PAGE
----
2012 May 08, 10:36 h
This is something I just stumbled upon and because it’s tricky to install the first time I decided to grab the pieces that make it work. It’s so useful I had to post about it.
If you’re learning Japanese this will definitely prove to be an invaluable tool. I am Japanese but I didn’t payed attention to proper Kanji training when I was a child. It shows now, as I can read Kanji only to what would be considered below high-school level in Japan. Still very useful, but it means I can’t read most websites in Japanese fast enough.
I’ve known of a Firefox add-on I’m very fond of for a long time now called Rikaichan. When enabled, you have hover your mouse over the kanji text and it will popup a box with the translation. You must install the Firefox add-on in the previous link and a proper dictionary to your native language from Rikaichan’s webpage. And that’s it.
2011 November 28, 02:40 h
It’s been a while since I’ve written about my Ruby Kaigi 2011 trip. Since then I’ve been really busy and I left out lots of great material shamelessly accumulating dust in my hard drive, but no more. Today I was finally able to edit some of that and upload the interviews I have recorded with some of the most well known Japanese Ruby contributors. Wonderful people that I was lucky to meet and that were very friendly to me and eager to tell their stories.
These are the first versions of the edited videos, I still didn’t have time to add English subtitles, but I wanted to upload them as soon as possible so the Japanese community could check them out first. I will try to add the subtitles in the following days (help would be appreciated). The Matz interview in particular has the worst audio as we were in the middle of an after-party in a small bar with very bad acoustics, so I apologize for its quality, I hope you can get most out of it.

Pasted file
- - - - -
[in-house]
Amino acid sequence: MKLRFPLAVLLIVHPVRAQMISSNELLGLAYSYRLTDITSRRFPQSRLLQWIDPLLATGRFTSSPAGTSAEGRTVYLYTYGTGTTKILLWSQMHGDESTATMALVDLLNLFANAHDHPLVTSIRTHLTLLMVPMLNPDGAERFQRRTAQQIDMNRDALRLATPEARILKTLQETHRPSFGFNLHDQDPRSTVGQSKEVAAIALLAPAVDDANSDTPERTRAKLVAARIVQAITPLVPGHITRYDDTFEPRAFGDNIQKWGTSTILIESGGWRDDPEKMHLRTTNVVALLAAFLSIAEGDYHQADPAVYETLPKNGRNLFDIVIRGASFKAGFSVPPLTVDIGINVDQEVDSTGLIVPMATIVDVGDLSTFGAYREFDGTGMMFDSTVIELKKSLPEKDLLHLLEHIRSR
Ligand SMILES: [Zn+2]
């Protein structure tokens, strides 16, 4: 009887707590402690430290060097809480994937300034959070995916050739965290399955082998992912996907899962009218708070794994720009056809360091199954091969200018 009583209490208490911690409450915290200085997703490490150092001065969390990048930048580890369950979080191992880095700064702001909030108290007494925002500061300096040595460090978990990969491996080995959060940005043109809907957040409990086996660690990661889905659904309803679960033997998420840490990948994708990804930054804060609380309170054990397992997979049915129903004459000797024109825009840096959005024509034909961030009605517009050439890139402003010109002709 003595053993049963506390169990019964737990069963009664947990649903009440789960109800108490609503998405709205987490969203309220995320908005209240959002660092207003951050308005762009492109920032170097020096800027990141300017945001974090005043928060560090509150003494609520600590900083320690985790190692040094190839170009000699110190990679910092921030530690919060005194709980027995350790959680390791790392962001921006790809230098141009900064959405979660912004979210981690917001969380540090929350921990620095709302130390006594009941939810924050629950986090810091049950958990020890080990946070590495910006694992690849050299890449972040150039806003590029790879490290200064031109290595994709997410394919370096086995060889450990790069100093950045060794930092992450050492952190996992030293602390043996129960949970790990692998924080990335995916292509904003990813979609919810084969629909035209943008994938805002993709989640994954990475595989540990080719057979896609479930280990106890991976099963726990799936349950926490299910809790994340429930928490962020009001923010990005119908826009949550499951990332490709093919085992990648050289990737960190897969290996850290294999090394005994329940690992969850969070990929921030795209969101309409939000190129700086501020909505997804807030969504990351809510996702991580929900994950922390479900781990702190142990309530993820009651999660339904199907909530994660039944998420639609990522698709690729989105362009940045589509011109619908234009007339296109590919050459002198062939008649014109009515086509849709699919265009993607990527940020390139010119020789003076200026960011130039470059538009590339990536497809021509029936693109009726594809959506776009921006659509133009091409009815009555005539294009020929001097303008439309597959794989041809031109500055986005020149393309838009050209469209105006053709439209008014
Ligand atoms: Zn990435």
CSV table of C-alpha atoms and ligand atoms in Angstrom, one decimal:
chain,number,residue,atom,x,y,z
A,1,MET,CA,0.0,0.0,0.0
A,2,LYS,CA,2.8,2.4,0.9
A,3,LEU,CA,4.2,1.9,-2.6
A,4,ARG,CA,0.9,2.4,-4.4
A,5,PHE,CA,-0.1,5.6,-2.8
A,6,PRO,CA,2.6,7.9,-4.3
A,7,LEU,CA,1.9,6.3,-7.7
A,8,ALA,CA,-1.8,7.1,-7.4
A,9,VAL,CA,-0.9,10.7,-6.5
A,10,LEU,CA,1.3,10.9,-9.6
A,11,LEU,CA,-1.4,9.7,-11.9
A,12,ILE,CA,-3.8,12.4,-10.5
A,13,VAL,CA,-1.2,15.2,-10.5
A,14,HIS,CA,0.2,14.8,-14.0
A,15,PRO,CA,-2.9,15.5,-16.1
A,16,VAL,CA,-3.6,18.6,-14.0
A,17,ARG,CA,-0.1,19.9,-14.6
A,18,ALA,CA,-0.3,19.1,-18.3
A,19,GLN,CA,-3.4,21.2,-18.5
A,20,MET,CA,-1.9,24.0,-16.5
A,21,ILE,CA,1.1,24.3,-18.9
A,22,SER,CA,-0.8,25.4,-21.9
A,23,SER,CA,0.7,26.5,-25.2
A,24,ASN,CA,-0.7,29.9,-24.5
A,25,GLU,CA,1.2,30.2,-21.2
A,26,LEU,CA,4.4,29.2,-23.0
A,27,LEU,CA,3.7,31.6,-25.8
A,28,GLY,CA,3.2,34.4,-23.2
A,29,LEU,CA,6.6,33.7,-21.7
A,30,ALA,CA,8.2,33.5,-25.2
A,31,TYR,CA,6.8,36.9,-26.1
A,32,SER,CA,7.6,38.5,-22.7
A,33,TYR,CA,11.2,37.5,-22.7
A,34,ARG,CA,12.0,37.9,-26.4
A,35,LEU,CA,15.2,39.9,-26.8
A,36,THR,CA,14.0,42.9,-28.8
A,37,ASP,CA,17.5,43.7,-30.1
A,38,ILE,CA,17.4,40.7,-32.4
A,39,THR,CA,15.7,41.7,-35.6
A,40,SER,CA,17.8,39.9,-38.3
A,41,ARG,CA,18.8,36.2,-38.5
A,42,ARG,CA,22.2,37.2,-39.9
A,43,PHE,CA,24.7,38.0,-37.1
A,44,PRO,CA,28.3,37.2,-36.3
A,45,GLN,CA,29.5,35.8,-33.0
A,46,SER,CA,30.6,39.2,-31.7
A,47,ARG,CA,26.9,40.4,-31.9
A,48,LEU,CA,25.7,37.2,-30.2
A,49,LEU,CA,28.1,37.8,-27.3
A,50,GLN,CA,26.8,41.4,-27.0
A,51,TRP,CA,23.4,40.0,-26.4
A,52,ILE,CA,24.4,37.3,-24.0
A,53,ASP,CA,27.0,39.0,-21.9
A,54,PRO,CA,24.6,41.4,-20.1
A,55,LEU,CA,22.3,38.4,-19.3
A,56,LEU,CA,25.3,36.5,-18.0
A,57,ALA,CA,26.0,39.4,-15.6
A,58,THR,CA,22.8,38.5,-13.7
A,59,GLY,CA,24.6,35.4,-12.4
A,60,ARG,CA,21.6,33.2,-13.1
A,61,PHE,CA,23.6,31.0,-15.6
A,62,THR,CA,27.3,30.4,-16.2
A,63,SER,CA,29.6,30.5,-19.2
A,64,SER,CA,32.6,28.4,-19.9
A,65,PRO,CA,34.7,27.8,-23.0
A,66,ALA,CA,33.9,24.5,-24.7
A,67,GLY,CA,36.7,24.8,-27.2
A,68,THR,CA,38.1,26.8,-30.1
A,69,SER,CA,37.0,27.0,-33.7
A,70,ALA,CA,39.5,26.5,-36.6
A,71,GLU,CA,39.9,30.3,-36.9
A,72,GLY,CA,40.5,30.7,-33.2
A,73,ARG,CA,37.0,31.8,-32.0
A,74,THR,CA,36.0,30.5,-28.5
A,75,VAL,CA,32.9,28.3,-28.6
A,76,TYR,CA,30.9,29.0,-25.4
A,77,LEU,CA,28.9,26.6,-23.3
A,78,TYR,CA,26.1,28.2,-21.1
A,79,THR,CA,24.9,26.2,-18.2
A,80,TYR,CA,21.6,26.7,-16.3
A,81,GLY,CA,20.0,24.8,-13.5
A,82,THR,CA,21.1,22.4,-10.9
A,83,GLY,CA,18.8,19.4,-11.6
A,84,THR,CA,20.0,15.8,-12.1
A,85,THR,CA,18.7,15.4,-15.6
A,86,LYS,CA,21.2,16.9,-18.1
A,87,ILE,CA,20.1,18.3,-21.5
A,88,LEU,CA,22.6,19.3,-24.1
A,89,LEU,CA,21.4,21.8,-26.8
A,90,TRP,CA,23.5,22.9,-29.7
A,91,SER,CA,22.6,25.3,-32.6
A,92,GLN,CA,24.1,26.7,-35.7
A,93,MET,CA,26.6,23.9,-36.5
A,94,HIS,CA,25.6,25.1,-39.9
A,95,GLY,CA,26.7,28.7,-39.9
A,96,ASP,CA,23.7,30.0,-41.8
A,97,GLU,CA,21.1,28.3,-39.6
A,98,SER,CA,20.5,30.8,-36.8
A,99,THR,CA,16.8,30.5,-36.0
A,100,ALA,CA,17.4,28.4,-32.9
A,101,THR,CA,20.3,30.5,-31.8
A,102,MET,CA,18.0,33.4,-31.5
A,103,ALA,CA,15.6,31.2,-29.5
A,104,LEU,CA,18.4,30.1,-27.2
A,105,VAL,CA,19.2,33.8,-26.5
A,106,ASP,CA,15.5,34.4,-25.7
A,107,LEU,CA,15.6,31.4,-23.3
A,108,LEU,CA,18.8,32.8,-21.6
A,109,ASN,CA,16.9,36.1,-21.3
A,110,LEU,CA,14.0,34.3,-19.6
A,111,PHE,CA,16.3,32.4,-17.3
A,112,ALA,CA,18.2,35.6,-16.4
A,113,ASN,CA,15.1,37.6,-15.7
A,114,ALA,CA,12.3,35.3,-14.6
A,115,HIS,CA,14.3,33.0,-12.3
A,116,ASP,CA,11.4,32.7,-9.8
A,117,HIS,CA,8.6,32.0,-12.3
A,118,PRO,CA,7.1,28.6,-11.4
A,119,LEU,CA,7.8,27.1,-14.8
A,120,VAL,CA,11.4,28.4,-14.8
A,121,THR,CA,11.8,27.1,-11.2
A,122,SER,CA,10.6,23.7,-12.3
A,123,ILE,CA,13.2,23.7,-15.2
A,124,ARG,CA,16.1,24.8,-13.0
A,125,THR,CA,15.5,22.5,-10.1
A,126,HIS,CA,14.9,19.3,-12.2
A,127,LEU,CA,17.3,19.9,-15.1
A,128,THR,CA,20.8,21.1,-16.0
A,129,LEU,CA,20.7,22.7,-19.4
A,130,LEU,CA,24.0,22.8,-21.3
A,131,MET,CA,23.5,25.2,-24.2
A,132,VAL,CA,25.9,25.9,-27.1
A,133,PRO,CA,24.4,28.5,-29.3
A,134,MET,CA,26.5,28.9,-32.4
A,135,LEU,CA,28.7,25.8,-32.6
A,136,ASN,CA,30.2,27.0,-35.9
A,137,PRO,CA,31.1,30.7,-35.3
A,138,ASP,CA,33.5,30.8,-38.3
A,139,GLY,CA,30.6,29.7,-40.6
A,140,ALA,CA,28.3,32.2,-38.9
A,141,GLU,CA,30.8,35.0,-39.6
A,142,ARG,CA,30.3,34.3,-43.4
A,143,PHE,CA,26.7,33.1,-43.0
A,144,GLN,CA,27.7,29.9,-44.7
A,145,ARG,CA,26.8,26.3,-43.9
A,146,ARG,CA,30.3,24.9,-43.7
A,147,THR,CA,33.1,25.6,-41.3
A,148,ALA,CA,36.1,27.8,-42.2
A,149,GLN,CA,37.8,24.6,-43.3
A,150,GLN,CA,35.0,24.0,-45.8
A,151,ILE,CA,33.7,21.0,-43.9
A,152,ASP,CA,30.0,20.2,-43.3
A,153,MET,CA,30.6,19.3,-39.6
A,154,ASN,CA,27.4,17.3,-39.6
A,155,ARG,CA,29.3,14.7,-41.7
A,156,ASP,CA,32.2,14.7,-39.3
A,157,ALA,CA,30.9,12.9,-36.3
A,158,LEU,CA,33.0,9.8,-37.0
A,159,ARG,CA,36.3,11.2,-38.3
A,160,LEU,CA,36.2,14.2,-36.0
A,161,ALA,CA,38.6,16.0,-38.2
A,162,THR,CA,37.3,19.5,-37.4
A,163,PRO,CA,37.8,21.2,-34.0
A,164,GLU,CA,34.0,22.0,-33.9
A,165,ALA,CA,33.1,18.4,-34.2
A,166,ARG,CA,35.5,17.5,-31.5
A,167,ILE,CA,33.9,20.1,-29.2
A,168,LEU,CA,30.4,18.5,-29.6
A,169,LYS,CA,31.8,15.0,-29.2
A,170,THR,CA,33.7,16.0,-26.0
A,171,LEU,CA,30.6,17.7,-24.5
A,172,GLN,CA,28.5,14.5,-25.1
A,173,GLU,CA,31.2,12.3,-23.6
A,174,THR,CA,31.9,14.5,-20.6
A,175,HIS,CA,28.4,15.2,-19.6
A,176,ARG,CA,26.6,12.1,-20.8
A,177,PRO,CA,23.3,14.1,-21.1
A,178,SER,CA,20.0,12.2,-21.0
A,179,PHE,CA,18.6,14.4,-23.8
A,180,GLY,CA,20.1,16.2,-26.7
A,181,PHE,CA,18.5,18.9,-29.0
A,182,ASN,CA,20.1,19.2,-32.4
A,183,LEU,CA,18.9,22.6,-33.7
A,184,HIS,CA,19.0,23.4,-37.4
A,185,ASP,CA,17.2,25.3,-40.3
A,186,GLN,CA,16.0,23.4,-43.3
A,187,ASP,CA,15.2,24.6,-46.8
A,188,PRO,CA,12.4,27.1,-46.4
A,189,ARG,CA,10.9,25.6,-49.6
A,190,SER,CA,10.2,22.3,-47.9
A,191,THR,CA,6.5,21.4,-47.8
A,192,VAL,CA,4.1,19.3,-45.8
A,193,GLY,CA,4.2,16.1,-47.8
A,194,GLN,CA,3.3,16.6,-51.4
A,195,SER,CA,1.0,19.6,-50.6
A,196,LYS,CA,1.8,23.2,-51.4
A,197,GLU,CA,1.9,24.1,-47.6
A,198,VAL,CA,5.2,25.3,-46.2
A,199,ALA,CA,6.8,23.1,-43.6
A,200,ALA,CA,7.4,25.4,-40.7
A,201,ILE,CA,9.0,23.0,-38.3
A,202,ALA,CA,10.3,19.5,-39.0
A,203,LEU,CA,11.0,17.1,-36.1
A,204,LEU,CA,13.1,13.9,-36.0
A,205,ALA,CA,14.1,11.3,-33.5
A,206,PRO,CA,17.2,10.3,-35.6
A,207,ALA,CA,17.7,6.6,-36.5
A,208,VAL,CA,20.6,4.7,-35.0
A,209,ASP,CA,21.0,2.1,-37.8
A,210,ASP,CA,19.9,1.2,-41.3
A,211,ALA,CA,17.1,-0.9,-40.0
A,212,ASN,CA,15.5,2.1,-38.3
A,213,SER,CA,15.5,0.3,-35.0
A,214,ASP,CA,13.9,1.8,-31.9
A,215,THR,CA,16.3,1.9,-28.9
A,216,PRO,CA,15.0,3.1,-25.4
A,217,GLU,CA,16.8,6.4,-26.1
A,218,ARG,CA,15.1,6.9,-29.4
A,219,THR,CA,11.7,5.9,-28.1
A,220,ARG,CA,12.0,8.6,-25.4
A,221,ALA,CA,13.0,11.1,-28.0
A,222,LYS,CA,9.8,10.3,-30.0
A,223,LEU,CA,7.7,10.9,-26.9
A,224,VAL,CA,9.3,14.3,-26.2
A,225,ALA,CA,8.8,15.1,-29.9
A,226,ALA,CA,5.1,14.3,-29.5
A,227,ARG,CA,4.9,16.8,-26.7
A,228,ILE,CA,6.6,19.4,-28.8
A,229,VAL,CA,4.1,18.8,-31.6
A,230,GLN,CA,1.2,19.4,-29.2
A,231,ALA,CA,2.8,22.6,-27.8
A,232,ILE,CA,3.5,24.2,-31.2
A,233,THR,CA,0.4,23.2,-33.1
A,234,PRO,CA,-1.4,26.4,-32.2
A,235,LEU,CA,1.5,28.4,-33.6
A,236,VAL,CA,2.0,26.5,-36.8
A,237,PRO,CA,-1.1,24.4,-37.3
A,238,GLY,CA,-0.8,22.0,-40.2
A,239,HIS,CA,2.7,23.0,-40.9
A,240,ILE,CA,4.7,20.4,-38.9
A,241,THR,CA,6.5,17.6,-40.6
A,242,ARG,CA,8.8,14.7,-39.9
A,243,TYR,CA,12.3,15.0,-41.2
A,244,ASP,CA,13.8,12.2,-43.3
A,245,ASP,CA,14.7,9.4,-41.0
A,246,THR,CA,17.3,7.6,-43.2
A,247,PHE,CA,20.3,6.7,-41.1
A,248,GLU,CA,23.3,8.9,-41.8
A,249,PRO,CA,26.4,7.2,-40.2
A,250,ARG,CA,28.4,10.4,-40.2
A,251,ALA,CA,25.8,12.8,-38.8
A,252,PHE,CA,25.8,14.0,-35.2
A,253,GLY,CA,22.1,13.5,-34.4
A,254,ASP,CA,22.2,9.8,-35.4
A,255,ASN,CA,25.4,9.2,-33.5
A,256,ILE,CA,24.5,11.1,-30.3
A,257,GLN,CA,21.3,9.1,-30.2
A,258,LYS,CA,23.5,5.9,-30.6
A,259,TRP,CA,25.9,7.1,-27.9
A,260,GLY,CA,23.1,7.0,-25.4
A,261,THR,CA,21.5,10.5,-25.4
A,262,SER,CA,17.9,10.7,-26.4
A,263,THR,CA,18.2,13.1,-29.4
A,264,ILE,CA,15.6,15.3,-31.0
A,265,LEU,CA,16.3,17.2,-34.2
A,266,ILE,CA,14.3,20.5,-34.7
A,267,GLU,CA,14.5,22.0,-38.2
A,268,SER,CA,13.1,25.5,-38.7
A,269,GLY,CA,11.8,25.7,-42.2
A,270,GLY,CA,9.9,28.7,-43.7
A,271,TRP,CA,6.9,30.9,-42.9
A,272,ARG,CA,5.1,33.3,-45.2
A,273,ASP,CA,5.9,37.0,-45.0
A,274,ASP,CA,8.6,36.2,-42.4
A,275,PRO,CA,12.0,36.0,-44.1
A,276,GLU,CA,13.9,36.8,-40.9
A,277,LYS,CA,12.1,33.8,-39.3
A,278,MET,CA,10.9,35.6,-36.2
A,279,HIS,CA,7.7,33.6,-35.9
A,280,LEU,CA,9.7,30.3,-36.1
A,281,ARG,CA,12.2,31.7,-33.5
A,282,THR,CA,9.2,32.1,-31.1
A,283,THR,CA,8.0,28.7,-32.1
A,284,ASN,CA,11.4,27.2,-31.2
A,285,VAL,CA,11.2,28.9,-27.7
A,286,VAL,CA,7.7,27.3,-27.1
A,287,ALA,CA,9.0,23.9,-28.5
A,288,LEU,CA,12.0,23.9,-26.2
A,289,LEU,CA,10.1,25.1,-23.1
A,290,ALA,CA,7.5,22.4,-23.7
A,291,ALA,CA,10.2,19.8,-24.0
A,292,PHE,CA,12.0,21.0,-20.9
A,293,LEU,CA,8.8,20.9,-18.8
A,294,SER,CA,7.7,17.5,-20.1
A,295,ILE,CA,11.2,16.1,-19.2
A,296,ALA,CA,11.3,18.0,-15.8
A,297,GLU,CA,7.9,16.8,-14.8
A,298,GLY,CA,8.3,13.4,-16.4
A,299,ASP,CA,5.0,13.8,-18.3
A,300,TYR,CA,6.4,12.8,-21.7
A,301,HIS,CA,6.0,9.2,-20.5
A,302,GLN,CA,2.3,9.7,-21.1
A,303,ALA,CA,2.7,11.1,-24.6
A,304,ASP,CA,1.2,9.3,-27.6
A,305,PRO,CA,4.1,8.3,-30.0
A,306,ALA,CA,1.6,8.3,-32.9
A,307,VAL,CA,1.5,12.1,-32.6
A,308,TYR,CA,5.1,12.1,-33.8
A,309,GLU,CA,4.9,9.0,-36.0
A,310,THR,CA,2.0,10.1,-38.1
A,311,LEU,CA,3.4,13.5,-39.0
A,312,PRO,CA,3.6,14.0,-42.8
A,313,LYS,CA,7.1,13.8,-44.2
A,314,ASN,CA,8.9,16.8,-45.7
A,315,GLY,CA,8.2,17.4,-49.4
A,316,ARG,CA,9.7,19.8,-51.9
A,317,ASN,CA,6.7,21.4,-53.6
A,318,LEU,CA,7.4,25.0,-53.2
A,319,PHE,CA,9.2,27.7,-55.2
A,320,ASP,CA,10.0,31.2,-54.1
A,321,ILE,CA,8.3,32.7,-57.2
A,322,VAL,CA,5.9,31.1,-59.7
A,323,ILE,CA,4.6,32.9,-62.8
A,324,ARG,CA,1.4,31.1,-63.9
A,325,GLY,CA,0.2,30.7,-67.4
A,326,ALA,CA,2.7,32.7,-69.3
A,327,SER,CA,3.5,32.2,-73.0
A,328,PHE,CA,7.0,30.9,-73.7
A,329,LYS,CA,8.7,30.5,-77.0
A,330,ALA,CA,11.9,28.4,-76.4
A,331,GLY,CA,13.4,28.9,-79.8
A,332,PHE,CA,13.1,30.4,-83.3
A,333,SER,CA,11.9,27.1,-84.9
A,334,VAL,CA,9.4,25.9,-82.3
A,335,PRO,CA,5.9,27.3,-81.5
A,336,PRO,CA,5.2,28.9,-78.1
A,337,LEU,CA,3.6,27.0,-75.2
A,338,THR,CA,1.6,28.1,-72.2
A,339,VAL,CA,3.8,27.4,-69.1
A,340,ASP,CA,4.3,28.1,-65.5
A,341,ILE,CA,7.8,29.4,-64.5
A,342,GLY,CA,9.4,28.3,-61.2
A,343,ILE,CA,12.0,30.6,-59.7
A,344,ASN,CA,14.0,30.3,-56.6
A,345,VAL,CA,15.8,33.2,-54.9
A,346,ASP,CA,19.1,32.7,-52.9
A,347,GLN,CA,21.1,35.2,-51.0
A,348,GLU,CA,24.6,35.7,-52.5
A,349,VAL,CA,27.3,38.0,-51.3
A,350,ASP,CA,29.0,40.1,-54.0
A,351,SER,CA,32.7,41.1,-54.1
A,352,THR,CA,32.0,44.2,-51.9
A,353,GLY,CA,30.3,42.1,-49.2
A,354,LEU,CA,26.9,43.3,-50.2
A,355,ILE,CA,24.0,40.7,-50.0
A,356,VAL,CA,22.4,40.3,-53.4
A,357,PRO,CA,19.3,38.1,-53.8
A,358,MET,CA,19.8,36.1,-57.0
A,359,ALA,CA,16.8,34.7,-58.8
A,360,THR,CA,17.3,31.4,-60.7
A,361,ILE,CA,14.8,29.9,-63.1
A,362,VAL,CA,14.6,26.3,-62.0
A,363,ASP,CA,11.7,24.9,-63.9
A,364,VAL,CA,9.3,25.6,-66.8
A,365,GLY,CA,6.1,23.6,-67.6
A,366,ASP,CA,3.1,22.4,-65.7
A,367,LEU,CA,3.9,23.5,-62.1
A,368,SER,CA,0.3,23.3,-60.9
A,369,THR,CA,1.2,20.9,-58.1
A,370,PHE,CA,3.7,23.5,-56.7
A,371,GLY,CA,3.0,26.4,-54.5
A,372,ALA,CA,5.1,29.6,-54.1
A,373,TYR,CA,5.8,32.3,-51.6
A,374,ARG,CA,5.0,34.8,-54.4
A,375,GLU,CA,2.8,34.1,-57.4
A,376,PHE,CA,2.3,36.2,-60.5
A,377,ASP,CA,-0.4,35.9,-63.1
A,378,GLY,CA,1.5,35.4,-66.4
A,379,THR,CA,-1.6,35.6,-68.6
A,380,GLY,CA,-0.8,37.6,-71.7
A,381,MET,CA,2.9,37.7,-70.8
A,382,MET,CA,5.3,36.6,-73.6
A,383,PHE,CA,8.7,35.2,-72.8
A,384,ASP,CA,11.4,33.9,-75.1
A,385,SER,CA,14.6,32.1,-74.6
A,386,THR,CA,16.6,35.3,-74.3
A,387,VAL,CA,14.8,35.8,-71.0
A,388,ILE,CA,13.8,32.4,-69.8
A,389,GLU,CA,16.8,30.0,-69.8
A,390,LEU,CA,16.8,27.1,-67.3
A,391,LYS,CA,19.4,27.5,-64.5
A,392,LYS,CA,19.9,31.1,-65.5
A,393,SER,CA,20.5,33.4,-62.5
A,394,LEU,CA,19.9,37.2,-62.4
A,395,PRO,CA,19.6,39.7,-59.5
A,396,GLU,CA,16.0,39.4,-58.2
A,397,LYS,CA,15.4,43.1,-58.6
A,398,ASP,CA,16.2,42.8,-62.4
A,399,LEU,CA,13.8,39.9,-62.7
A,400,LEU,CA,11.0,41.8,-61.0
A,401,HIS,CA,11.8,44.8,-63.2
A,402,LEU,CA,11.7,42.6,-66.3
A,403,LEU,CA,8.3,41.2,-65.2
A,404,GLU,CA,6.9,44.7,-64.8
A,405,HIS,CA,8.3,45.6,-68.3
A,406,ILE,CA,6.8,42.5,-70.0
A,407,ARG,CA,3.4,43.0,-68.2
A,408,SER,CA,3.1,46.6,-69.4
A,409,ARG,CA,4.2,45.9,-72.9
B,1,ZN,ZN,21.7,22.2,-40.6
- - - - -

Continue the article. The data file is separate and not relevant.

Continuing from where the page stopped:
Alencar Koga helped me out a lot during the interviews. Coincidentally he is a Brazilian just like me, but he’s been living in Japan for a long time and was able to build a great career, being now the CTO of MTI Japan, one of the largest mobile app developers in the country. Akira Matsuda also helped me a lot, and he is also a very well known Rubyist in Japan. Both were edited out of the videos to make them shorter to watch. I appreciate their help a lot as they will be very useful when I do the English subtitles.
2011 August 05, 09:13 h
What many may not know is that RubyKaigi is in its 6th iteration and it has always been organized by volunteers effort. Their leader is Masayoshi Takahashi-san. He is also the founder of Nihon Ruby-no-kai (Japan Ruby Group) which also helds the e-zine Rubyist Magazine. You should check those resources out to see what the Japanese Rubyists are doing. Great resource.
The main group seems to surround around Takahashi-san and then Shintaro Kakutani-san who works for Eiwa System Management and he is the main Ruby Evangelist in Japan, doing talks all around the country, helping create and organize Regional RubyKaigi, translating books such as the recently released Agile Samurai (from Pragmatic Programmers). As an Evangelist myself, I have to honestly say that Kakutani-san puts me to shame (which inspires me to try harder!). He is doing a remarkable work and if you didn’t know him, you should.
The Program Chair for the conference is no other than Dr. Koichi Sasada, PhD in Information Science and Engineering from The University of Tokyo, he runs the Sasada Labs researching on programming languages and its processors. Oh, and did I mention that he is the creator and current maintainer of “YARV”, the Ruby 1.9 series’ heart? You can read a small interview with him from the Rails Magazine.